FYI- for those that want to know, there is mention of sex, but nothing graphic or overly descriptive, and they were engaged at the time. There is the threat of rape, but that term is not used, just inferred. I would recommend this book to adults because of the mention of rape, but, as always, it is up to you what your kids read. Again, I highly recommend this book to adults who like a nice mystery/romance novel in the steampunk genre. I loved it! It is also a standalone novel, as far as I can tell, with a nice ending.

I received this book as an ARC. I do not get paid to review books; I do so in order to assist you in recognizing books that you might enjoy.

The Unquiet

 

 

by Jeannine Garsee

Published July 17th 2012 by Bloomsbury

 

 

Summary:

Sixteen-year-old Rinn Jacobs has secrets: One, she’s bipolar. Two, she killed her grandmother.

After a suicide attempt, and now her parents’ separation, Rinn and her mom move from California to the rural Ohio town where her mother grew up. Back on her medications and hoping to stay well, Rinn settles into her new home, undaunted by the fact that the previous owner hanged herself in Rinn’s bedroom. At school, her classmates believe the school pool is haunted by Annaliese, a girl who drowned there. But when a reckless séance goes awry, and terrible things start happening to her new friends—yet not to her—Rinn is determined to find out why she can’t be “touched” by Annaliese…or if Annaliese even exists.

With the help of Nate Brenner, the hunky “farmer boy” she’s rapidly falling for, Rinn devises a dangerous plan to uncover the truth. Soon reality and fantasy meld into one, till Rinn finds it nearly impossible to tell the difference. When a malevolent force threatens the lives of everyone she cares about–not to mention her own–she can’t help wondering: who should she really be afraid of?

Annaliese? Or herself?

 

 

Review:

I was apprehensive about reading this book since I knew the main character was bipolar and I know a few people who are bipolar.  I have also read quite a few books over the years written by, about, or to help people who know those with the condition.  So, needless to say, I am familiar with the illness but yet I was intrigued by the supernatural aspect of the story and how the author was going to blend the main character being bipolar with the seeing of ghosts, without making it cheesy.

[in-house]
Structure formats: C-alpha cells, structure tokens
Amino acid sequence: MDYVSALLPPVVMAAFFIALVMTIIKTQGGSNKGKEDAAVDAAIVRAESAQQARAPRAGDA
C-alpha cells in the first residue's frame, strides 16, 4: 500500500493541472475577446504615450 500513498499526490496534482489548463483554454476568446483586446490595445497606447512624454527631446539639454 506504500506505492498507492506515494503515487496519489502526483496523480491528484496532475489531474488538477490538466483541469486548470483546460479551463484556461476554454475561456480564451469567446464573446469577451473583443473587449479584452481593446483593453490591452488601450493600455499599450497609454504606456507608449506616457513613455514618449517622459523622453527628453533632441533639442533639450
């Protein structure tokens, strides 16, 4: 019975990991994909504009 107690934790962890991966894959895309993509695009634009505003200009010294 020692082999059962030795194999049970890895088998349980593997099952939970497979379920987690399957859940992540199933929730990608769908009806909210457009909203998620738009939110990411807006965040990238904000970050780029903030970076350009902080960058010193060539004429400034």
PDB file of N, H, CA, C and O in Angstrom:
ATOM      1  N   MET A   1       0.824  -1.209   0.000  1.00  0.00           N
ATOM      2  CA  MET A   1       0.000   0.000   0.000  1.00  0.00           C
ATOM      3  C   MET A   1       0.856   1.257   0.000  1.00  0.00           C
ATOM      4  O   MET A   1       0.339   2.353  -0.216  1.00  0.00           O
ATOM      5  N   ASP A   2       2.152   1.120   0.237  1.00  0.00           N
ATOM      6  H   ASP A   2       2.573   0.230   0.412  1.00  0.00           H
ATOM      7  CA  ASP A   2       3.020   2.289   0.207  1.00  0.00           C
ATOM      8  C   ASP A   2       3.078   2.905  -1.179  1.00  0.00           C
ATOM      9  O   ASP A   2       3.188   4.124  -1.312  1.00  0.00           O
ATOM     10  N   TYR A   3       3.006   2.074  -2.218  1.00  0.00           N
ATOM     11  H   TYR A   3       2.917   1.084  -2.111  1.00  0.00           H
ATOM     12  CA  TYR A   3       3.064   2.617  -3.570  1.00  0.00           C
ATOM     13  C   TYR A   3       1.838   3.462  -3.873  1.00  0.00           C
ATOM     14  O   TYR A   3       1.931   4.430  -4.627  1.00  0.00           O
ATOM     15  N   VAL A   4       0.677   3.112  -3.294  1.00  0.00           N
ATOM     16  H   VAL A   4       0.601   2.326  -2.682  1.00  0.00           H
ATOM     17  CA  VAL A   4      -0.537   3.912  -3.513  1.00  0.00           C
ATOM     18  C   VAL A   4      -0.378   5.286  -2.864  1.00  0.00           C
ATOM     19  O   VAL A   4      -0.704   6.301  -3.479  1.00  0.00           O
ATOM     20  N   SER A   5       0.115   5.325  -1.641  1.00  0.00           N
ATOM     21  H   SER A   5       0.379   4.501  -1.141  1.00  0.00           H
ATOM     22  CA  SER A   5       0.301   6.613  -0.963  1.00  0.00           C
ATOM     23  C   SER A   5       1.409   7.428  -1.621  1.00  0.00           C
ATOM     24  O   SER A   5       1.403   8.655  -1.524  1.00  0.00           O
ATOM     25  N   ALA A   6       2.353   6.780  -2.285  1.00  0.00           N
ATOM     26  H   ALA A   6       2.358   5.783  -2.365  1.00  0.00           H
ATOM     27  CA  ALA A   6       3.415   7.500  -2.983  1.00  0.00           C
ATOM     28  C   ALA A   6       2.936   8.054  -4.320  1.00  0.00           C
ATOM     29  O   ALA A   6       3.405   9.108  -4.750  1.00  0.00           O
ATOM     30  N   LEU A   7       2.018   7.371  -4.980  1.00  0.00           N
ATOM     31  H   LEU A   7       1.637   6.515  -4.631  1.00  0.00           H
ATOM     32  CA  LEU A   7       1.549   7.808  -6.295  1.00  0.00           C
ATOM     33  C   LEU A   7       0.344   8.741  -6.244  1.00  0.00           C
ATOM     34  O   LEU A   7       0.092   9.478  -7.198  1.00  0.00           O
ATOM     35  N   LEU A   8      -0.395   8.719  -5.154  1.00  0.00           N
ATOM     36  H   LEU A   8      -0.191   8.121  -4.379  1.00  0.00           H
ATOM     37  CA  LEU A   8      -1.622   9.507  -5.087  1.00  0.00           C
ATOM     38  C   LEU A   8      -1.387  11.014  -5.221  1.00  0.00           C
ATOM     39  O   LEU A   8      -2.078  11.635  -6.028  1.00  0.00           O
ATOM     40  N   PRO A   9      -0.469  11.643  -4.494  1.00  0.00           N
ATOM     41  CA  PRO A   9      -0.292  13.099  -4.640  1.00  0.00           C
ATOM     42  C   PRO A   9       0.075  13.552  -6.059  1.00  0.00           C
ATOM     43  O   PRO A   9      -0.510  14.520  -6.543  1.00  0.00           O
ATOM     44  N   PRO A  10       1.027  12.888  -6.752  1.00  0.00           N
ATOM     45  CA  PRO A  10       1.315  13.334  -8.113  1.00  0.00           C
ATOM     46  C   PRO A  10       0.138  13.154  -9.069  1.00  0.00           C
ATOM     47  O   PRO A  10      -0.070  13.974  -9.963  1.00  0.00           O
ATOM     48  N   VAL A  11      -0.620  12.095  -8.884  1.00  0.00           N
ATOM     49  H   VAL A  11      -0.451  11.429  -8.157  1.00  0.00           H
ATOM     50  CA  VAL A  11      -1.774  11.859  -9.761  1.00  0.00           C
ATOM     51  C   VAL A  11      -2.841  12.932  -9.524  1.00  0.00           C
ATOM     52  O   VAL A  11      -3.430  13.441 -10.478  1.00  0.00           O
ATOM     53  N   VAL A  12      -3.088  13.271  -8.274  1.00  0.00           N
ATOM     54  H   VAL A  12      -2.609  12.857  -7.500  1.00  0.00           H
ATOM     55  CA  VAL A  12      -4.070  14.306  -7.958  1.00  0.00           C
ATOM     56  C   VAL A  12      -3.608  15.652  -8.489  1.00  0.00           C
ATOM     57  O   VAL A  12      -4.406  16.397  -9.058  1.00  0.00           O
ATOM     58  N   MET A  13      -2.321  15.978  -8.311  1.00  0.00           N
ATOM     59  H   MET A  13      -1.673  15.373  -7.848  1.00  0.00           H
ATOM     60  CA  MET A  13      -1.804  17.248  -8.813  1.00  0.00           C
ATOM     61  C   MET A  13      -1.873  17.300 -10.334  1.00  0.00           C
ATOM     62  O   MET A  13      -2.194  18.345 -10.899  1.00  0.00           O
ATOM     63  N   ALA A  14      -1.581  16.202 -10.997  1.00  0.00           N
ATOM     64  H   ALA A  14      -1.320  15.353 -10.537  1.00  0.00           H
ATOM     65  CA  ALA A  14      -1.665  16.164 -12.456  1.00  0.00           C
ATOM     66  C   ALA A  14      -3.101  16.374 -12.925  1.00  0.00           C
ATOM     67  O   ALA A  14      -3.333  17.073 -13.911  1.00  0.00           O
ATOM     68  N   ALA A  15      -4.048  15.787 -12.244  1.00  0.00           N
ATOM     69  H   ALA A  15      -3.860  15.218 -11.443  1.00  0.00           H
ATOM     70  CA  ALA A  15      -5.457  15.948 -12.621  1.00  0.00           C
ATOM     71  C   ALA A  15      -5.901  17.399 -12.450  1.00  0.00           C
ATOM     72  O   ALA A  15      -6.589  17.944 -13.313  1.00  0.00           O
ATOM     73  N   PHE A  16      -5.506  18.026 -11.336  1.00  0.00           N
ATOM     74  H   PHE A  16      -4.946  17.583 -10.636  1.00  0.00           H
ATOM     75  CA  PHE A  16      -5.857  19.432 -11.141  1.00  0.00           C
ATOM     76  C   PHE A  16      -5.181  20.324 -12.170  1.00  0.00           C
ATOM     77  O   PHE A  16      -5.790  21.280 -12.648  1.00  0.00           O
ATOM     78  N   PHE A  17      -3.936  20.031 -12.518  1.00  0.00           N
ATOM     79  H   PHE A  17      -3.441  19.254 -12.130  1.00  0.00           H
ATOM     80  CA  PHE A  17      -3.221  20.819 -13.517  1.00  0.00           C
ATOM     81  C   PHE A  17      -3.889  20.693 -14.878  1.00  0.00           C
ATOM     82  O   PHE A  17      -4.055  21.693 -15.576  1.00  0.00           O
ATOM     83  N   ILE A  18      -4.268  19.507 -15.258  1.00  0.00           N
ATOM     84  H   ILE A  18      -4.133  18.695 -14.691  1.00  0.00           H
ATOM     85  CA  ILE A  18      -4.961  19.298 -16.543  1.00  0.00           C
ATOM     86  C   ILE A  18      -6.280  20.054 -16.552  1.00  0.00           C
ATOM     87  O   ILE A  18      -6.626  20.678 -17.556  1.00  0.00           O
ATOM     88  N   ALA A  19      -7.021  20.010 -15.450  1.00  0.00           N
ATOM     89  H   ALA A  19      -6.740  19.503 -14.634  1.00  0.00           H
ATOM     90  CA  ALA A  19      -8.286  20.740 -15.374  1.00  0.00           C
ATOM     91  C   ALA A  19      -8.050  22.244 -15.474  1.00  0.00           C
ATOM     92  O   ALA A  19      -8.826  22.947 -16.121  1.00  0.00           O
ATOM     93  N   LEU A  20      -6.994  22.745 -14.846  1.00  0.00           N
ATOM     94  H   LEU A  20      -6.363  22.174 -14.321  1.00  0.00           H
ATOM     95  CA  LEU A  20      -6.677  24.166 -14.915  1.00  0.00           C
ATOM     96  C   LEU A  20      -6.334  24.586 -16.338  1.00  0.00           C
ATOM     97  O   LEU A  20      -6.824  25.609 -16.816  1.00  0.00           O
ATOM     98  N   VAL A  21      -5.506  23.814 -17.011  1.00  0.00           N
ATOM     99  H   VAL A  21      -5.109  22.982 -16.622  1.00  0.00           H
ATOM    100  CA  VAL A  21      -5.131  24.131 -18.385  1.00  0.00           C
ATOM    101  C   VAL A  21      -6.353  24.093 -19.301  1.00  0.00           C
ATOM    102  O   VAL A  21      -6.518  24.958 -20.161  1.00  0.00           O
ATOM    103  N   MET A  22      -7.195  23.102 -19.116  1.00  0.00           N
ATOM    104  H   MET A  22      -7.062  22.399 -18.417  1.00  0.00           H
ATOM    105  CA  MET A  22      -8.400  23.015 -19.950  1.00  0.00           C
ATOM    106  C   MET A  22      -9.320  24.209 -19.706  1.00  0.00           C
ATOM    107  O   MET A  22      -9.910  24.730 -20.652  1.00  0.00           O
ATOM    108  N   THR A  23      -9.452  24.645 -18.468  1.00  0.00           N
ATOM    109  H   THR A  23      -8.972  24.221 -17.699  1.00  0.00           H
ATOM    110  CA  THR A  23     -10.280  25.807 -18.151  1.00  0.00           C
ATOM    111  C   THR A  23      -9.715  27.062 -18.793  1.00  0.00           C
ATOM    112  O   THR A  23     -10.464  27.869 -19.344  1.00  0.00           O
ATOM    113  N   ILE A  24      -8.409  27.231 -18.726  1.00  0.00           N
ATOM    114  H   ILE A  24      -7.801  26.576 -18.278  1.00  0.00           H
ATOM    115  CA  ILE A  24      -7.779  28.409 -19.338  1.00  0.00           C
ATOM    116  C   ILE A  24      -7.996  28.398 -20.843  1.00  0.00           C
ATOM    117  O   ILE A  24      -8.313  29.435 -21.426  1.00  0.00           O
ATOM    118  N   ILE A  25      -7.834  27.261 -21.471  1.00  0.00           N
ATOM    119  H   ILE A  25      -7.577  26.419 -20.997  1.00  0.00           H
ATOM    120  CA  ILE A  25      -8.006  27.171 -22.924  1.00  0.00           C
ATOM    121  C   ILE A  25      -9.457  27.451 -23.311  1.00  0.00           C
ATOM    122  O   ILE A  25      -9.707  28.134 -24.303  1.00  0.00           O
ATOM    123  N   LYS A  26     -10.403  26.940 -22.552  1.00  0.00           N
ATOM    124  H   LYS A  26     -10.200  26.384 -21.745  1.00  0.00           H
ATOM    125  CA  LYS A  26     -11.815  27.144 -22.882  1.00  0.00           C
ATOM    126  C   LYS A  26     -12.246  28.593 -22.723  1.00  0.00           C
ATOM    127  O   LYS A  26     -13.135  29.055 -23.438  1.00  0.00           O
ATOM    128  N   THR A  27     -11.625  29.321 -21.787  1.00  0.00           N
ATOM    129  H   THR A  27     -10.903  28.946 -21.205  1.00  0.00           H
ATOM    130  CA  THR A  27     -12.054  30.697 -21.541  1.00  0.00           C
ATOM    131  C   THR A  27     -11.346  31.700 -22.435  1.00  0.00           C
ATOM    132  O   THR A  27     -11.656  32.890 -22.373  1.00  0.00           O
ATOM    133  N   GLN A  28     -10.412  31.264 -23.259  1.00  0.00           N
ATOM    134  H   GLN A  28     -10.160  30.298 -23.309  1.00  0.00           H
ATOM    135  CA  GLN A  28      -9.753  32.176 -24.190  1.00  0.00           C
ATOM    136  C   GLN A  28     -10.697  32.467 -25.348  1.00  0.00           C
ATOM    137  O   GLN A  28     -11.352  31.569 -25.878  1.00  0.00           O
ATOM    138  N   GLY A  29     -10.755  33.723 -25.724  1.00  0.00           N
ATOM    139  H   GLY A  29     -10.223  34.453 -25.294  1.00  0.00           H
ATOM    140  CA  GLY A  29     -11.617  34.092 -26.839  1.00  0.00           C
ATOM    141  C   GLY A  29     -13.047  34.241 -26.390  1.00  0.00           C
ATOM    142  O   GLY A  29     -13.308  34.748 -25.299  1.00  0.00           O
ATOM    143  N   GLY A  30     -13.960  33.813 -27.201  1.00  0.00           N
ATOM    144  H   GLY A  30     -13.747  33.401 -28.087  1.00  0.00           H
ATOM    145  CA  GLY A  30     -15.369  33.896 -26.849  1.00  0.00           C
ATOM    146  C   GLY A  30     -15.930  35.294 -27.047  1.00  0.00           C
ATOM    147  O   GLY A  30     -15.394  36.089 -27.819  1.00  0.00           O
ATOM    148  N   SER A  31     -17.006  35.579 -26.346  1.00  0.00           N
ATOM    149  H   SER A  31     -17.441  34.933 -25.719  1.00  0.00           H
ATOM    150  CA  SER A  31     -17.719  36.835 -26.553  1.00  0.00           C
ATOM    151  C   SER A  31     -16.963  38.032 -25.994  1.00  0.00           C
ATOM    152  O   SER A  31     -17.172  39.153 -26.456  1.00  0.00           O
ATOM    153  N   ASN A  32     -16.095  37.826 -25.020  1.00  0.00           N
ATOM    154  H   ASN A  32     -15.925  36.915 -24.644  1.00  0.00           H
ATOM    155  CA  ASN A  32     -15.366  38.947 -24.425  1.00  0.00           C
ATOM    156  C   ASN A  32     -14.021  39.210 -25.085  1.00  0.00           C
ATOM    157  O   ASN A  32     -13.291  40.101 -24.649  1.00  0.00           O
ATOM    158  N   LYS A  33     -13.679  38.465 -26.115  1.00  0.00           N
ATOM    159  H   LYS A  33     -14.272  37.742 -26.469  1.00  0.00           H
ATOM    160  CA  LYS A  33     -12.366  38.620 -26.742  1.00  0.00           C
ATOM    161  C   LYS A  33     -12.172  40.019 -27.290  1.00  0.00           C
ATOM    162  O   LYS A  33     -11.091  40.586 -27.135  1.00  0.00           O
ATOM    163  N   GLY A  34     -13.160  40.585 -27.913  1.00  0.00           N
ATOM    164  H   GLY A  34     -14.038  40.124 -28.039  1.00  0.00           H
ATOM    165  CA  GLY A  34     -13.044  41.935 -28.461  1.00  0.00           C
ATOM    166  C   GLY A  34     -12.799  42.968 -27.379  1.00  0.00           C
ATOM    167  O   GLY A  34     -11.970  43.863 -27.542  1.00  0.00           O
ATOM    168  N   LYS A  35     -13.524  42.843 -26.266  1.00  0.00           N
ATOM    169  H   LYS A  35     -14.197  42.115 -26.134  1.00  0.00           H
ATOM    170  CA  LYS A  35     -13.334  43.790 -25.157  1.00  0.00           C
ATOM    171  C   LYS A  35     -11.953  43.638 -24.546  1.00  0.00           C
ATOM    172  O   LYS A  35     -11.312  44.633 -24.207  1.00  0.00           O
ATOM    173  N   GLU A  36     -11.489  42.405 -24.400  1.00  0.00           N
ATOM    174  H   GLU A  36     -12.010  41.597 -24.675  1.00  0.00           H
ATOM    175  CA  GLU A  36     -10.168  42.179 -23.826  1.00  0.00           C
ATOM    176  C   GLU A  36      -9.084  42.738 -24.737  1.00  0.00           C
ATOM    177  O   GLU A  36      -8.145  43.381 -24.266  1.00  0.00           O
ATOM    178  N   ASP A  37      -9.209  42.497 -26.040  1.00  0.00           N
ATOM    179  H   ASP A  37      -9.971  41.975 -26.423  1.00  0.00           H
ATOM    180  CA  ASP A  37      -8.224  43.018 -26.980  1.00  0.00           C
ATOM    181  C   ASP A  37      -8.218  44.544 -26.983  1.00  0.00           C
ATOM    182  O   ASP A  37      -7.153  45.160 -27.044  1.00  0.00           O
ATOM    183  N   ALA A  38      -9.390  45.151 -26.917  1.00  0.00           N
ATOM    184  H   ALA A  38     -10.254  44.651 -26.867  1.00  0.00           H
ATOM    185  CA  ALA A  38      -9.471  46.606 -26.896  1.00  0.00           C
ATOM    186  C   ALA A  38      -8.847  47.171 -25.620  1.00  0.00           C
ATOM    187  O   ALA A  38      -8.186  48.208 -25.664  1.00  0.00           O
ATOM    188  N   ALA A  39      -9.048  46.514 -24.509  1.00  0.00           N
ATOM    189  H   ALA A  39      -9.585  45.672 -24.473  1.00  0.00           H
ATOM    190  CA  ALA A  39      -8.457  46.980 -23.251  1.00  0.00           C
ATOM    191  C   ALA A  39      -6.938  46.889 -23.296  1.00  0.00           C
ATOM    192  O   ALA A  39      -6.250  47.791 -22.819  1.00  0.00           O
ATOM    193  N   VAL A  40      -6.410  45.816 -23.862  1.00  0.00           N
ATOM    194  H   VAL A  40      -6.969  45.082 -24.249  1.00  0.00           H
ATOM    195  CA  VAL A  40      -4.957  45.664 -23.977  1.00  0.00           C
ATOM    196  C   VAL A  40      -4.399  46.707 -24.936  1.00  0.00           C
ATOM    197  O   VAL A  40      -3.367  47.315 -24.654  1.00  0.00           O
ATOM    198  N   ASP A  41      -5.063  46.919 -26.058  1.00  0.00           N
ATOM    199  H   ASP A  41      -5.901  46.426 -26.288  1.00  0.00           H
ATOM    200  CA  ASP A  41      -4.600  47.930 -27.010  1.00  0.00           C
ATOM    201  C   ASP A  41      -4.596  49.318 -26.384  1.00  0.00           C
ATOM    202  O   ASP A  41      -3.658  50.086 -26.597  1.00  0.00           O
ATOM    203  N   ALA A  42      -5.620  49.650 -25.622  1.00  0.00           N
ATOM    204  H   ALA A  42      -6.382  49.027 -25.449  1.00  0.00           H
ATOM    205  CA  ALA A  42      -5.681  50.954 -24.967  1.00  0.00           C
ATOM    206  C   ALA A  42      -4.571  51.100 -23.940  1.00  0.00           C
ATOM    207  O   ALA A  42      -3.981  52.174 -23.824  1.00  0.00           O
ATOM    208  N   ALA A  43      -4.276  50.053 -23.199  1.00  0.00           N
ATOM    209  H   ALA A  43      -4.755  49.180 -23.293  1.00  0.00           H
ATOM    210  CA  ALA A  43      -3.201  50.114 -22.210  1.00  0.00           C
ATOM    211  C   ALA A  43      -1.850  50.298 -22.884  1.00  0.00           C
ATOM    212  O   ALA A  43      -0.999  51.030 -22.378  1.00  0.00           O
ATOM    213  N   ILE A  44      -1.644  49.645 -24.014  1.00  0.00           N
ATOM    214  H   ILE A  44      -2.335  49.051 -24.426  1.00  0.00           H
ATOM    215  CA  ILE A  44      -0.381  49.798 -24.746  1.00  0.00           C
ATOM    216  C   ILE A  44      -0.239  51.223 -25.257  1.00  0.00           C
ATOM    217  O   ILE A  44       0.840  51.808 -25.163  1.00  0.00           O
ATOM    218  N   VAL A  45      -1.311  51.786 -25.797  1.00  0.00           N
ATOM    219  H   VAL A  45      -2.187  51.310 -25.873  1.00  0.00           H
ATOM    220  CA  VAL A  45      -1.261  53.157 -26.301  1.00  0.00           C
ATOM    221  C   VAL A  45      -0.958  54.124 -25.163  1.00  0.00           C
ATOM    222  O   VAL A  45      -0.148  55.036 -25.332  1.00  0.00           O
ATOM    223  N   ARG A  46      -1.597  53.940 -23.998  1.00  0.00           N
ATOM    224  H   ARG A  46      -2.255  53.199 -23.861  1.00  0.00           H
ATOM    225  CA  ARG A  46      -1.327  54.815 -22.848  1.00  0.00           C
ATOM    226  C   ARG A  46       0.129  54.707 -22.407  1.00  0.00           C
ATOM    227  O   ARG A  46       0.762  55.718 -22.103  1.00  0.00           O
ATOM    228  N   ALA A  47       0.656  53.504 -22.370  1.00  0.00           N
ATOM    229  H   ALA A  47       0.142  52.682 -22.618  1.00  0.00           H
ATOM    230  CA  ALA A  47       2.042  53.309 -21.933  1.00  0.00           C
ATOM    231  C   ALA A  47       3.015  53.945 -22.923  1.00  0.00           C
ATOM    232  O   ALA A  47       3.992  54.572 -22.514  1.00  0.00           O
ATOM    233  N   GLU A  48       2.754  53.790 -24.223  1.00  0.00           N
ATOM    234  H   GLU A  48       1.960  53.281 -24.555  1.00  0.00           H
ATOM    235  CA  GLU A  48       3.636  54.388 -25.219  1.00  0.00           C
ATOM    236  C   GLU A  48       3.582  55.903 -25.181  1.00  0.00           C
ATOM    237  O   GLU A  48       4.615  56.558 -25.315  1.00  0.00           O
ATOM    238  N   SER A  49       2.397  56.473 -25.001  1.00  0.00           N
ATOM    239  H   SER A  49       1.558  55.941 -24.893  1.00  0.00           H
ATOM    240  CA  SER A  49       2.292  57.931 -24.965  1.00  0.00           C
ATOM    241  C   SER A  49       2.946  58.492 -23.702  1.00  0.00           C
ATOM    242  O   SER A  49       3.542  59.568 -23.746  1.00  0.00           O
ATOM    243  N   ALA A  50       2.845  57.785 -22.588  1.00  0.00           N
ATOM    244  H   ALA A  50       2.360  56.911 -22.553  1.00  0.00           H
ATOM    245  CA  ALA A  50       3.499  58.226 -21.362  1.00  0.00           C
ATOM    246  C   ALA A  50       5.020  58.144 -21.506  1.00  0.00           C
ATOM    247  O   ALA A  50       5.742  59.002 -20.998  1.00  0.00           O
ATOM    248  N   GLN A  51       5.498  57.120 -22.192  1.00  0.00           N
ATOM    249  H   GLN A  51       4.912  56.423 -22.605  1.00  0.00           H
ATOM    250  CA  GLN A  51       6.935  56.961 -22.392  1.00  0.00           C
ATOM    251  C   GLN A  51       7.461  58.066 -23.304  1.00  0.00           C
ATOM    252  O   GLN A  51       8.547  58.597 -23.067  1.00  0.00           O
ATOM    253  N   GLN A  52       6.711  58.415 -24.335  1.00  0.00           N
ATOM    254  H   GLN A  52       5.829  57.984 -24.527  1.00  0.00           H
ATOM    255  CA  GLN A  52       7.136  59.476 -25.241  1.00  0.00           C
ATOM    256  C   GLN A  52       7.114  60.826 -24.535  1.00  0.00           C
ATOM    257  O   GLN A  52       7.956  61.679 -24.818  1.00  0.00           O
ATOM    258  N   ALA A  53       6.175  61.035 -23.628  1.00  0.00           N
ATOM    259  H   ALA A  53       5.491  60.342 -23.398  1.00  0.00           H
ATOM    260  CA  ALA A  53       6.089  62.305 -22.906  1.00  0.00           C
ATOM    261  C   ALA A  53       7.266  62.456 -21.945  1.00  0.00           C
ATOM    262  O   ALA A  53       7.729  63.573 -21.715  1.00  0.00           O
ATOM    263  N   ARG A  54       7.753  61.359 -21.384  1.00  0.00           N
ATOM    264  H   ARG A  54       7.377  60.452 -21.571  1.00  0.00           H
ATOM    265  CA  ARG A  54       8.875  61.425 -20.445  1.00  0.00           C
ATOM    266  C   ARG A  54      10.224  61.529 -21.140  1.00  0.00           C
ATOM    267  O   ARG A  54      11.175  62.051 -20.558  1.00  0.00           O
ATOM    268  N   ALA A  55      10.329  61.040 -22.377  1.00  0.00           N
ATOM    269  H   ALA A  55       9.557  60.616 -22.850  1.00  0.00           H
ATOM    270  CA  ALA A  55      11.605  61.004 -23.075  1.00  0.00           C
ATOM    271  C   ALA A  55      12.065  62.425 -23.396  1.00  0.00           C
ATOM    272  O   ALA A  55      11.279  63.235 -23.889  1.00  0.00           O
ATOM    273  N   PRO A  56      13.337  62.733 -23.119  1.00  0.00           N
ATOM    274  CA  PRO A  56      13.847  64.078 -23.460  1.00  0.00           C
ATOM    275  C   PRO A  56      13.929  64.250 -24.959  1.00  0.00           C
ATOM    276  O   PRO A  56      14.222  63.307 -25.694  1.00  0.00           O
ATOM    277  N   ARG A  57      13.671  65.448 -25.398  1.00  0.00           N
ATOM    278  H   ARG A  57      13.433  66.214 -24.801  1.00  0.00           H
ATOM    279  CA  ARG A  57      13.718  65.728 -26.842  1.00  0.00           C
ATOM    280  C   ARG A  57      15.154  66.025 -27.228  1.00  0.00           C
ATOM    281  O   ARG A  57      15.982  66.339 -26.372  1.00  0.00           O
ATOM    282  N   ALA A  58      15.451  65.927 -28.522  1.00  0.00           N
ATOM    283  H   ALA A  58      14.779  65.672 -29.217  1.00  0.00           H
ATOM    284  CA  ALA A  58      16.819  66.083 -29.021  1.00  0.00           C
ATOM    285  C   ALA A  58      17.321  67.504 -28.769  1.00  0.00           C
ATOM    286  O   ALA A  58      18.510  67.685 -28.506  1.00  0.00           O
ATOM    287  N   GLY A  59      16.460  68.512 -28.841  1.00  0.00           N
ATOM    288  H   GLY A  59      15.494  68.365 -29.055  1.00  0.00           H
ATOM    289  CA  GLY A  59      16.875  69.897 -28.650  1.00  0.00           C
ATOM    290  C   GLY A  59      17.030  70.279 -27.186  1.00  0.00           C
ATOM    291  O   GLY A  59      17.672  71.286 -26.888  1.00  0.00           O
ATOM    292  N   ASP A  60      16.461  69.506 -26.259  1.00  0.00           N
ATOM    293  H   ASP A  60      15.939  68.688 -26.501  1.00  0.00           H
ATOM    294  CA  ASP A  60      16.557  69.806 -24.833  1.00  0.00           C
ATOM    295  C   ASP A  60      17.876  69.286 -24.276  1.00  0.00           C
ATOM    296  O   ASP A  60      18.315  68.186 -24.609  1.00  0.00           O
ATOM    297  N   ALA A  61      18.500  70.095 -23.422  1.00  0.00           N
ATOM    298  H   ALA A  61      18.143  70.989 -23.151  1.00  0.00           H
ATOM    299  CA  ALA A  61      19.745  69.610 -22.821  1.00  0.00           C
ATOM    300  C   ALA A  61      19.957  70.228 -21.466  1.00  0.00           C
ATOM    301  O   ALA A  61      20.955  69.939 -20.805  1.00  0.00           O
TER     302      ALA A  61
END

I was quite impressed.  The representation of Rinn and how she acts without medication is spot on and not overly embellished, well except for the part about seeing ghosts.  The supernatural aspect aside, Miss Garsee portrayed the inner workings of the mind of someone who is bipolar and how they can think and act in a realistic way.

Now for the supernatural aspect; this part was, as was expected, farfetched, but yet had enough “reality” or at least the possibility of the situation being real, to make this part of the story acceptable.  I really loved the whole Annaliese portion of the story.

The third element was relationships.  There was a bit of a “like” triangle, but the whole relationship part got weird, kind of small town- only a few people to choose from kind of thing.  There were secret relationships, people dating friends ex’s, ect…  There was also a lot of secret keeping between so called friends.  This part of the story is very sad and I am not sure I really liked how things turned out for all of Rinn’s new friends, even Nate was affected, though she was able to help him.  Rinn’s mother was also confusing on the relationship front.  It seemed relationships started, but really just kind of stopped, abruptly.  Rinn’s mom definitely had some issues she needed to work through; she was not a good example for Rinn in any way.

Even though this book was geared toward YA’s in high school, there was strong violence and attempted sex- explicitly described.  Basically Rinn was trying to seduce Nate, but he said no.  I would not want my middle school kid to read some of these scenes; I am not sure I would want my high school student to read most of them.  I would recommend this book for 18 and up, no younger, but that decision is up to you.

I received this book as an ARC.  I do not get paid to review books; I do so in order to assist you in recognizing books that you might enjoy and also to assist parents and teachers in recommending appropriate books for your kids to read.

 

 

by Suzanne Joinson

Published June 4th 2012 by Bloomsbury USA (first published May 22nd 2012)

 

 

Summary:

 It is 1923. Evangeline (Eva) English and her sister Lizzie are missionaries heading for the ancient Silk Road city of Kashgar. Though Lizzie is on fire with her religious calling, Eva’s motives are not quite as noble, but with her green bicycle and a commission from a publisher to write A Lady Cyclist’s Guide to Kashgar, she is ready for adventure.

In present day London, a young woman, Frieda, returns from a long trip abroad to find a man sleeping outside her front door. She gives him a blanket and a pillow, and in the morning finds the bedding neatly folded and an exquisite drawing of a bird with a long feathery tail, some delicate Arabic writing, and a boat made out of a flock of seagulls on her wall. Tayeb, in flight from his Yemeni homeland, befriends Frieda and, when she learns she has inherited the contents of an apartment belonging to a dead woman she has never heard of, they embark on an unexpected journey together.